Research work to better understand the brain, work that could potentially help people with degenerative brain disease, was in the spotlight recently as StFX computer science master’s student Athar Omidi defended her thesis on aligning human brain images in a "functional" space instead of a physical space.
The value of this work is to not only better understand the brain, but to better help people with degenerative brain disease as their brains may differ in shape quite a bit, says her supervisor, computer science professor Dr. James Hughes.
Researchers will be able to use this method to gain a better understanding of how the brain works and allow for a more accurate analysis of human brain activation across different individuals. Additionally, it will highly improve the quality of studies involving populations with different brain structures, such as older populations and individuals with degenerative brain disease, such as Alzheimer’s disease.
Ms. Omidi, a member of the Convergence Lab at StFX, says human brains are all shaped differently and react to exactly the same stimulus, such as sound, touch, and picture, in different ways.
This is due to the fact that stimulus results in different neuronal connections being activated within the brain in different individuals.
“Typically, researchers align different individuals’ brains by transforming them into the same three-dimensional physical space, and once aligned, they start to analyze how the brain reacts to certain situations and try to make generalizations about the brain. However, this strategy is limited in that it can only address the differences in the physical shape of the brain and not the different functional activations,” she says.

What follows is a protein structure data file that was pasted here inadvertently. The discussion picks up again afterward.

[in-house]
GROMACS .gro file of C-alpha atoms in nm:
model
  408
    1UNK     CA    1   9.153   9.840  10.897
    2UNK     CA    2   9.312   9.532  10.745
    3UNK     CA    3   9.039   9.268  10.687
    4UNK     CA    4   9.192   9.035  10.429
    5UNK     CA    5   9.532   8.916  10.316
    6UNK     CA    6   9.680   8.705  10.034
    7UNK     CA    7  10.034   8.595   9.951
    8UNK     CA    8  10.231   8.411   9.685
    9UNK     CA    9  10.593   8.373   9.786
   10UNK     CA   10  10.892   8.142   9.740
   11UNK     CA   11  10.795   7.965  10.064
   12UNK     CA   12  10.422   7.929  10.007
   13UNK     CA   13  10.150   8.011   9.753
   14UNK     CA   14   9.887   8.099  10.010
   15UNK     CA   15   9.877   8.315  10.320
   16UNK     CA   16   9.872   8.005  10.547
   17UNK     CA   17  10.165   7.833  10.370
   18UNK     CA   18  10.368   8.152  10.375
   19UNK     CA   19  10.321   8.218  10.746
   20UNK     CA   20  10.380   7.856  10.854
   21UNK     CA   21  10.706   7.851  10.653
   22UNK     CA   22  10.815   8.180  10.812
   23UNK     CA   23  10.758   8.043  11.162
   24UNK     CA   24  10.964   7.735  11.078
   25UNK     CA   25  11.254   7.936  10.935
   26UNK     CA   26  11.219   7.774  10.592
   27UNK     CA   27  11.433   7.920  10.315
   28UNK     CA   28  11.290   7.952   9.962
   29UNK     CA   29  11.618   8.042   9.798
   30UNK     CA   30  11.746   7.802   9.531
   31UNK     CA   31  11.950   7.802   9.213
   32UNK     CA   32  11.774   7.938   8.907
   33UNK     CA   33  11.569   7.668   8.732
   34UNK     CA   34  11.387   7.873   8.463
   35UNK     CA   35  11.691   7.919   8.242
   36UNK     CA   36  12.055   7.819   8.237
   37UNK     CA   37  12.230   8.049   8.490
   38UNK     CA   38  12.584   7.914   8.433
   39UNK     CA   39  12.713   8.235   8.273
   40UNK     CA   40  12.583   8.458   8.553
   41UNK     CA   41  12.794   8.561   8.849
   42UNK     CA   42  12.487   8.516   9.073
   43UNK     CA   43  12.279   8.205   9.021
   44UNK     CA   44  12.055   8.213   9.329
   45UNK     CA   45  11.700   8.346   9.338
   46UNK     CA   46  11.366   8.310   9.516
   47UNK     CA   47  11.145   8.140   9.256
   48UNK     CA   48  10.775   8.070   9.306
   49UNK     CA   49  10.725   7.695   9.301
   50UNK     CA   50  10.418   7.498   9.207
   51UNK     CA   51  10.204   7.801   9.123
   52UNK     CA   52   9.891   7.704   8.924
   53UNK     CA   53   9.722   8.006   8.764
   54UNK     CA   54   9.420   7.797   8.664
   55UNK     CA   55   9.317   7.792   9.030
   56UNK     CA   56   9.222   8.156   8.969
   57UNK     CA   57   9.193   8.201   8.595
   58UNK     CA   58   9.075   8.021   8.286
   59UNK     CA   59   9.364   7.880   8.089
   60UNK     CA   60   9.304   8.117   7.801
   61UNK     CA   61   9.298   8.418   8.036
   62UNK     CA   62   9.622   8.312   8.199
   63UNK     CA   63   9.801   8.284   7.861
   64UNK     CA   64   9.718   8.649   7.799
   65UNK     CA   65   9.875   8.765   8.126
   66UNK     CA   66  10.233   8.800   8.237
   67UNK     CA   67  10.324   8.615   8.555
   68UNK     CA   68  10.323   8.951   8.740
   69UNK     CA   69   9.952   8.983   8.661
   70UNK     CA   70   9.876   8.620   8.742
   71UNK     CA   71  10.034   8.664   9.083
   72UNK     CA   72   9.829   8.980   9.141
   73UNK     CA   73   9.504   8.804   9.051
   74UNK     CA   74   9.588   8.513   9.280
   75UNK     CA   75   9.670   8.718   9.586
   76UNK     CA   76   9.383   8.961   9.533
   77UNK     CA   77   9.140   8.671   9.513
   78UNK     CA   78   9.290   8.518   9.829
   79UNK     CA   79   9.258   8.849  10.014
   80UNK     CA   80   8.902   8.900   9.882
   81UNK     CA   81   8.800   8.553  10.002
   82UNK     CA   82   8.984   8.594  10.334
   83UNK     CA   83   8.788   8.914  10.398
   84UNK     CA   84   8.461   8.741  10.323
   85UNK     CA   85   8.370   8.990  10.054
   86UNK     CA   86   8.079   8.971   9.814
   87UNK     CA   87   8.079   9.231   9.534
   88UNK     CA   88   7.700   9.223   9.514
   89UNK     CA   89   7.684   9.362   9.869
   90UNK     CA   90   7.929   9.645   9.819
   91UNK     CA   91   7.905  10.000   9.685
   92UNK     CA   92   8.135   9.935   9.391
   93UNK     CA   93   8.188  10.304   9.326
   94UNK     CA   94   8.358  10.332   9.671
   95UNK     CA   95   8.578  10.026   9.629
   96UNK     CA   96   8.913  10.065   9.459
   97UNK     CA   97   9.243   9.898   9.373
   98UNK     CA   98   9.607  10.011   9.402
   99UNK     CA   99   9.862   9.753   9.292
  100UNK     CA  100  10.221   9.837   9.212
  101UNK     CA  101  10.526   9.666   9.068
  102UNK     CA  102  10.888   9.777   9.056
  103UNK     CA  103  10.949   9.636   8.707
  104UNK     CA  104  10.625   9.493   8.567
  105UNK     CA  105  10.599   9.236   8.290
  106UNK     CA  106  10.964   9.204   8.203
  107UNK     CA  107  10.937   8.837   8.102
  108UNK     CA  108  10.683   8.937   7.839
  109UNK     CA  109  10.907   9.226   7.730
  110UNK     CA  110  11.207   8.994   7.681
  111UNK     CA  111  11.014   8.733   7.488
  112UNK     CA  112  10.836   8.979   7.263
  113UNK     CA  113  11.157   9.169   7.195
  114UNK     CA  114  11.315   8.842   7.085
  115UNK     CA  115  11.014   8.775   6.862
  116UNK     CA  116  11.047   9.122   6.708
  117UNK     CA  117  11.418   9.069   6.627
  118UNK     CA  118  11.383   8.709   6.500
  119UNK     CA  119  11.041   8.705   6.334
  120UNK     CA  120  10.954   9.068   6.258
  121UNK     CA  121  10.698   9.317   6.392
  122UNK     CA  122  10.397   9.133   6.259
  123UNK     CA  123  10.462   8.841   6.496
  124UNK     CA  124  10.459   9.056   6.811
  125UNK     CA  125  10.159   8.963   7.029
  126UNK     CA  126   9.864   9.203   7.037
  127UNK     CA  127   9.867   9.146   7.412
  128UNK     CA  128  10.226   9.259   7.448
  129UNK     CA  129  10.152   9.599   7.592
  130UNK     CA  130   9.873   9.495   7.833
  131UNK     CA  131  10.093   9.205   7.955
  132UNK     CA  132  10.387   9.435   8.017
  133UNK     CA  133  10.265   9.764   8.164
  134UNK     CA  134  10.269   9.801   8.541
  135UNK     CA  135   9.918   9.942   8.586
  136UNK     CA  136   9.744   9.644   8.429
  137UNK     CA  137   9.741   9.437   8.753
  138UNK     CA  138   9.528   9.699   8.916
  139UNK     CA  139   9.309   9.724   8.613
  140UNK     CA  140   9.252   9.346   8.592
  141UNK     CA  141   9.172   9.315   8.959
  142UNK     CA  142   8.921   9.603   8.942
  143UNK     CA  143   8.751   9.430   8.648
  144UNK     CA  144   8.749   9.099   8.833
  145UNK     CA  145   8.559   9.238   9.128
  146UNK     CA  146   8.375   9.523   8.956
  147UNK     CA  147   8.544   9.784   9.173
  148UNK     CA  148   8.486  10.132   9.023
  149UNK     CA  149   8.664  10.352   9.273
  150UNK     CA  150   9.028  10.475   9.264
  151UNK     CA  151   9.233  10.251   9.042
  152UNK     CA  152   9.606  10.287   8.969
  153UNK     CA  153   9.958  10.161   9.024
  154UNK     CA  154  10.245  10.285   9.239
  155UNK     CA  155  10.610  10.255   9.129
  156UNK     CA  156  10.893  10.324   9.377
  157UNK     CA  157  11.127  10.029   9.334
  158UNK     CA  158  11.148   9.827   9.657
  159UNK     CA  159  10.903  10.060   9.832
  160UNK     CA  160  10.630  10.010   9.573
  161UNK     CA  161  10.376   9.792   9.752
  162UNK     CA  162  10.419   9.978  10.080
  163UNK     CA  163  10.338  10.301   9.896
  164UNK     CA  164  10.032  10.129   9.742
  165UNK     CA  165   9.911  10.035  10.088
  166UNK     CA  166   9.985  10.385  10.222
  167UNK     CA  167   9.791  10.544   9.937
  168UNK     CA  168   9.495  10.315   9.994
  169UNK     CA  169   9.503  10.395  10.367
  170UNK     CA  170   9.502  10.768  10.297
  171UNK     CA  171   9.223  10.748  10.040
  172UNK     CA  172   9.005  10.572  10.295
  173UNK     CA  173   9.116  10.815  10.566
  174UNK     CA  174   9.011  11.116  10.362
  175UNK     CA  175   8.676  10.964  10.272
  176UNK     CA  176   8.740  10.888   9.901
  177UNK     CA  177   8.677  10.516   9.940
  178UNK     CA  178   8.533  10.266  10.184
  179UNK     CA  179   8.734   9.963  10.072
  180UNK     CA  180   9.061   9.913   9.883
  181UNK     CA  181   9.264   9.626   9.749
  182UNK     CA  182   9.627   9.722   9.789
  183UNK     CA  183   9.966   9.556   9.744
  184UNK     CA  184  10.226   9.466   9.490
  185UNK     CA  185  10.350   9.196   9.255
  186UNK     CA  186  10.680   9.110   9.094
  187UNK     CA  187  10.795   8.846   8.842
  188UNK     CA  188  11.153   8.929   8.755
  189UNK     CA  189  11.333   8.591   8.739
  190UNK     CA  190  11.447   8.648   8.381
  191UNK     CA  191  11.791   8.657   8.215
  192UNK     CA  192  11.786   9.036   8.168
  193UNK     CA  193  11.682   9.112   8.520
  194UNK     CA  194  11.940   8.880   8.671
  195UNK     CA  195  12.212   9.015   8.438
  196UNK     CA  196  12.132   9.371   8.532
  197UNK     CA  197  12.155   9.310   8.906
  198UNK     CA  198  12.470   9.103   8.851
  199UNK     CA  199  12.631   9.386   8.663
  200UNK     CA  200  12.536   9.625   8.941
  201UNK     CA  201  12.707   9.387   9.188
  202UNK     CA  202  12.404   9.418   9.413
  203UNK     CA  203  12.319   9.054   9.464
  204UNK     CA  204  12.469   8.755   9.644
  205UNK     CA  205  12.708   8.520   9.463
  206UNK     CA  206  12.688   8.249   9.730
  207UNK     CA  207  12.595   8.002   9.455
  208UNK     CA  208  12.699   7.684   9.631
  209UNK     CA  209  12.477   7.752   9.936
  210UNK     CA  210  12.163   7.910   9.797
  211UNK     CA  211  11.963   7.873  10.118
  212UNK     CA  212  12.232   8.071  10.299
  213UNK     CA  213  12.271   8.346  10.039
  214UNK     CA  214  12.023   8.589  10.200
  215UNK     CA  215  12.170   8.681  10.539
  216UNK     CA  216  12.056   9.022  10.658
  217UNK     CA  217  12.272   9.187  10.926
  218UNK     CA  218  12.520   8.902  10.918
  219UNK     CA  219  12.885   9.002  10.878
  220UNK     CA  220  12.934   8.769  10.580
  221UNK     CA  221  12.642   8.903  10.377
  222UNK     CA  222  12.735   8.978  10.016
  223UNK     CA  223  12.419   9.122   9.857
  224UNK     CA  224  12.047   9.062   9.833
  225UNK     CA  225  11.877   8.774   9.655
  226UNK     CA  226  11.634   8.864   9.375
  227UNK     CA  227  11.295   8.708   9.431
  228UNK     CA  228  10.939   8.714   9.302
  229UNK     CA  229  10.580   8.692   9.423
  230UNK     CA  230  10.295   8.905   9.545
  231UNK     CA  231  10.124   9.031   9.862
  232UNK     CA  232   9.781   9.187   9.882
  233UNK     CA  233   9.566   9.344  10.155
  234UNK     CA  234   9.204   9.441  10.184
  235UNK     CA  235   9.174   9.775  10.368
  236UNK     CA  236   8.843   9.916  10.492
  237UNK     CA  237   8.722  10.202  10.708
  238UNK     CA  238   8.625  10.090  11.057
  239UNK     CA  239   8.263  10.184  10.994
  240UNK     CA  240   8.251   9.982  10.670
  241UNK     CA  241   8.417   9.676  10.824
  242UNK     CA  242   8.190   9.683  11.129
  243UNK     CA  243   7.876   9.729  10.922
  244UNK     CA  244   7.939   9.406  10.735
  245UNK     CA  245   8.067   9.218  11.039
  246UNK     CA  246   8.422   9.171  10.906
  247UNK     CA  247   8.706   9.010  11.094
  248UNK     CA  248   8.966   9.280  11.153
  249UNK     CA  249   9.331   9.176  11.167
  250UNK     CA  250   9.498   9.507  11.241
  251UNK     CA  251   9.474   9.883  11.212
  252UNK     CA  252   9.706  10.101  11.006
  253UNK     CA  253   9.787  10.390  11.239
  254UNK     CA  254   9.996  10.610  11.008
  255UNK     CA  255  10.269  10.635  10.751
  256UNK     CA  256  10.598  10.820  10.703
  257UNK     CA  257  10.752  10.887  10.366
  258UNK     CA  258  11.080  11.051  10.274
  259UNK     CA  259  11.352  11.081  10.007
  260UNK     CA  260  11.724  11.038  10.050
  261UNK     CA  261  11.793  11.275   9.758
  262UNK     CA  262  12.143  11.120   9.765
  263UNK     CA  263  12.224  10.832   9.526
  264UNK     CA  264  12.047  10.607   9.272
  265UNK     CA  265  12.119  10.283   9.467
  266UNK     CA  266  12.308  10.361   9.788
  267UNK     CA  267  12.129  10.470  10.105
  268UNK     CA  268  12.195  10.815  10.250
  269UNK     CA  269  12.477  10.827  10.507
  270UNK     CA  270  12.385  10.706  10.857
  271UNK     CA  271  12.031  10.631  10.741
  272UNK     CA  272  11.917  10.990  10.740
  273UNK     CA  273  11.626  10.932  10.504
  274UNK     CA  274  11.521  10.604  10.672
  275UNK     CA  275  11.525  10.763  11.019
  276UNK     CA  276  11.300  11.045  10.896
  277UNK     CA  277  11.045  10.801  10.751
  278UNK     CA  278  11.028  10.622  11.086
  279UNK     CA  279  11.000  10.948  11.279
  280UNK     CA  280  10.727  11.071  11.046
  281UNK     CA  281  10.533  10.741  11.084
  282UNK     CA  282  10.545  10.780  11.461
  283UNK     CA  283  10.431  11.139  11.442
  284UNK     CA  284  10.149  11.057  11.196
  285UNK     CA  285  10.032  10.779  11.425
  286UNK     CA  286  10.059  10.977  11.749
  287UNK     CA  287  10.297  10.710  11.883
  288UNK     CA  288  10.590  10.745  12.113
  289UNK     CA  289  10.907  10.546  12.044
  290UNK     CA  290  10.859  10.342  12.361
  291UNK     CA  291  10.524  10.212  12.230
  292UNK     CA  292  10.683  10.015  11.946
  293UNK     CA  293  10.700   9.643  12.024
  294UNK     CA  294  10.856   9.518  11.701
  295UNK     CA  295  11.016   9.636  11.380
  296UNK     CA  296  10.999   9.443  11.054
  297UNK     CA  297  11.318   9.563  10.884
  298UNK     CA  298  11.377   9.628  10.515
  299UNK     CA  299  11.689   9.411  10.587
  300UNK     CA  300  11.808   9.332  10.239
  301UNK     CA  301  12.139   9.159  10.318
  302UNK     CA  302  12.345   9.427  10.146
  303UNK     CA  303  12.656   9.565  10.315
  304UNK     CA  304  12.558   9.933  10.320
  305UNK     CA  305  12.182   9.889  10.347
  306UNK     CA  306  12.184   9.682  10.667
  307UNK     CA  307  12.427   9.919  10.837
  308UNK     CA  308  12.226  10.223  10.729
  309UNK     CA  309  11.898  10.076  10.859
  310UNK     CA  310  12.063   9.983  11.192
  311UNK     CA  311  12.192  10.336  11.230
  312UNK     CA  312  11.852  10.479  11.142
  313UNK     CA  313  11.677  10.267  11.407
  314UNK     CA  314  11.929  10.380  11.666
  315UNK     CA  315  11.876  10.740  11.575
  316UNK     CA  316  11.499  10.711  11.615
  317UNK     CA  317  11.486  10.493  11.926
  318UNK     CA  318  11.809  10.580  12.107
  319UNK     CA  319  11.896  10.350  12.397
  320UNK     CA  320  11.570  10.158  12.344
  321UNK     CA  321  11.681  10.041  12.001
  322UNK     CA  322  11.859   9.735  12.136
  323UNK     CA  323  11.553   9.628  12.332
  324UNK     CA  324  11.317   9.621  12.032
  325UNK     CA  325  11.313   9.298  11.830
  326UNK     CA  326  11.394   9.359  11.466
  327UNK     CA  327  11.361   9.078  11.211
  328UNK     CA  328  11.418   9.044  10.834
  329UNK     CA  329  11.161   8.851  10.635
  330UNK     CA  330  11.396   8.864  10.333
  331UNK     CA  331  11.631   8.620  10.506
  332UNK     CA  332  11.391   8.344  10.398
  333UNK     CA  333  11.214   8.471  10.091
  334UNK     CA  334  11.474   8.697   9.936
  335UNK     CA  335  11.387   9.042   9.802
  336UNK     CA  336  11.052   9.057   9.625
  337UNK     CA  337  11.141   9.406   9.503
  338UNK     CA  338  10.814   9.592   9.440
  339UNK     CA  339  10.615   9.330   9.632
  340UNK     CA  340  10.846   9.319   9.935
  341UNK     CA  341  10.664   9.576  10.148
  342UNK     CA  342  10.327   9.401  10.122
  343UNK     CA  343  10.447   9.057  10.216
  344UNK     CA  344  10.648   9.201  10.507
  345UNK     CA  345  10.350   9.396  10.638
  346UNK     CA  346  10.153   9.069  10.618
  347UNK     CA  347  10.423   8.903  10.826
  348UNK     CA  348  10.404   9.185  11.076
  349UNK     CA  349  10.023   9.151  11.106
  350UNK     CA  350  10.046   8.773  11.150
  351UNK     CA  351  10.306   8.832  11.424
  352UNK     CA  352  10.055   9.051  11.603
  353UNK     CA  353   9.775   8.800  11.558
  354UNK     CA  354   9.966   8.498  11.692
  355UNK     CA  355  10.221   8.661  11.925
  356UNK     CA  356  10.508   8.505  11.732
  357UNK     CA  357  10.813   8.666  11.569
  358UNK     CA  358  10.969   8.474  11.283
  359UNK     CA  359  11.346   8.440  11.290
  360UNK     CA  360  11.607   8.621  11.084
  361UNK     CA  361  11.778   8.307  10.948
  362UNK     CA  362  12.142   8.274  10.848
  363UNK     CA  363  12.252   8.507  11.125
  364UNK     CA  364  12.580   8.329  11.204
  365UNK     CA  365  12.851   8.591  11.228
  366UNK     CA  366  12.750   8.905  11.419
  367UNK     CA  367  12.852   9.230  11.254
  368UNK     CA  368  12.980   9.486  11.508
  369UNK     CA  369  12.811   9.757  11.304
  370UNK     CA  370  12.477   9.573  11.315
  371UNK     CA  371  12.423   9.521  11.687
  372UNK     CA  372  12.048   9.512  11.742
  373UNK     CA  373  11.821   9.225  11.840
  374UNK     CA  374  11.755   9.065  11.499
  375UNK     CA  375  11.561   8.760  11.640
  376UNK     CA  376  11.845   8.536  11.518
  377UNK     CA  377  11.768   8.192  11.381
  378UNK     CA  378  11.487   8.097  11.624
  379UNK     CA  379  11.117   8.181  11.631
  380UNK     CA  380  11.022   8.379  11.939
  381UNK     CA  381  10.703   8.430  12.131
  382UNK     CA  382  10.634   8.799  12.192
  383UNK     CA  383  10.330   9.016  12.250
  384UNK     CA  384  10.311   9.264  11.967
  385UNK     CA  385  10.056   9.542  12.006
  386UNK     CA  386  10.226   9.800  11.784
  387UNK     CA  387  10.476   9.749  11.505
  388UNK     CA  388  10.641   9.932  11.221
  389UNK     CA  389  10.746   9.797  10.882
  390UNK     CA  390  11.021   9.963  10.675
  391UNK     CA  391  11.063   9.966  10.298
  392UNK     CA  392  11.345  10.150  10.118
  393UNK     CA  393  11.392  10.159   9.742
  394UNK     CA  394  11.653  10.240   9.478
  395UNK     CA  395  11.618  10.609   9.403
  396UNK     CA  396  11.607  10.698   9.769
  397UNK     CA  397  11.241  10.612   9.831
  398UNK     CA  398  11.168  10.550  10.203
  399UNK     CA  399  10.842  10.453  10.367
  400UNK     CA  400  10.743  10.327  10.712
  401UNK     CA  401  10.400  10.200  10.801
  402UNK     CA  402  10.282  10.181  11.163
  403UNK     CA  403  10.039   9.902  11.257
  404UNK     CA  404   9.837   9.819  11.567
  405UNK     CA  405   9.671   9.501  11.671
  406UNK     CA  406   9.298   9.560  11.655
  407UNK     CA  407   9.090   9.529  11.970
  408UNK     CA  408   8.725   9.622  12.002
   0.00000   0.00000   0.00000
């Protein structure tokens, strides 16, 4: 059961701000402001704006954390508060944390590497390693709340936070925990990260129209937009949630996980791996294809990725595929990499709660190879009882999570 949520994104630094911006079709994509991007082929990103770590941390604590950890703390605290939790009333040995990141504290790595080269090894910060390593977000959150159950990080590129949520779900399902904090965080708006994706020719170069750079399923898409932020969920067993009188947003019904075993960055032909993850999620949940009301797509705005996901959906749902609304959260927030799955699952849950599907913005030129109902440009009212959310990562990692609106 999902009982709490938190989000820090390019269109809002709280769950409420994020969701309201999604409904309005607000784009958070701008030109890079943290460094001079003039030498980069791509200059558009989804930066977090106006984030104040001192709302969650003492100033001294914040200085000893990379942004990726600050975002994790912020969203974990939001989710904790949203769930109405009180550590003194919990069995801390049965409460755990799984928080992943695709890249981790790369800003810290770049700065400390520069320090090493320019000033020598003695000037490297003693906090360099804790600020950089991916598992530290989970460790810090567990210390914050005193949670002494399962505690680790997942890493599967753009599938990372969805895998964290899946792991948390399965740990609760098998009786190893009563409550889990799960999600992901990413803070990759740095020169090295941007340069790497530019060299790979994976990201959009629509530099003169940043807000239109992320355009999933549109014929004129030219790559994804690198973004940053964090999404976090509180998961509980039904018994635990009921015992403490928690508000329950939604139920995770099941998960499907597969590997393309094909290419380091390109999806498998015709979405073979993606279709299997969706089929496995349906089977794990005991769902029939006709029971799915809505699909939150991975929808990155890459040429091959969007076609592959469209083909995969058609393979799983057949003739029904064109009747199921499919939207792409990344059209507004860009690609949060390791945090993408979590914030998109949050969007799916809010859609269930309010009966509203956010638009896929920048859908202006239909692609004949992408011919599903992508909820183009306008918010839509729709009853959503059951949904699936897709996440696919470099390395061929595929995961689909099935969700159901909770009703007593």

The work done by Ms. Omidi provides a framework for aligning brain function in a high-dimensional space rather than in three physical dimensions using a form of sophisticated mathematics within the field of Optimal Transportation.
Machine learning was used to analyze the transformed brains to ensure the accuracy of the novel alignments.
The project started as a master thesis at StFX in September 2020 under the supervision of Dr. Hughes and mathematics professor Dr. Ryan Lukeman with guidance from psychology professor Dr. Erin Mazerolle.
Ms. Omidi successfully defended her master’s thesis on October 7th, 2022 in front of an examination committee that included the external examiner Dr. Mark Daley, the Vice President, Research at the Canadian Institute of Advanced Research and professor at the University of Western Ontario.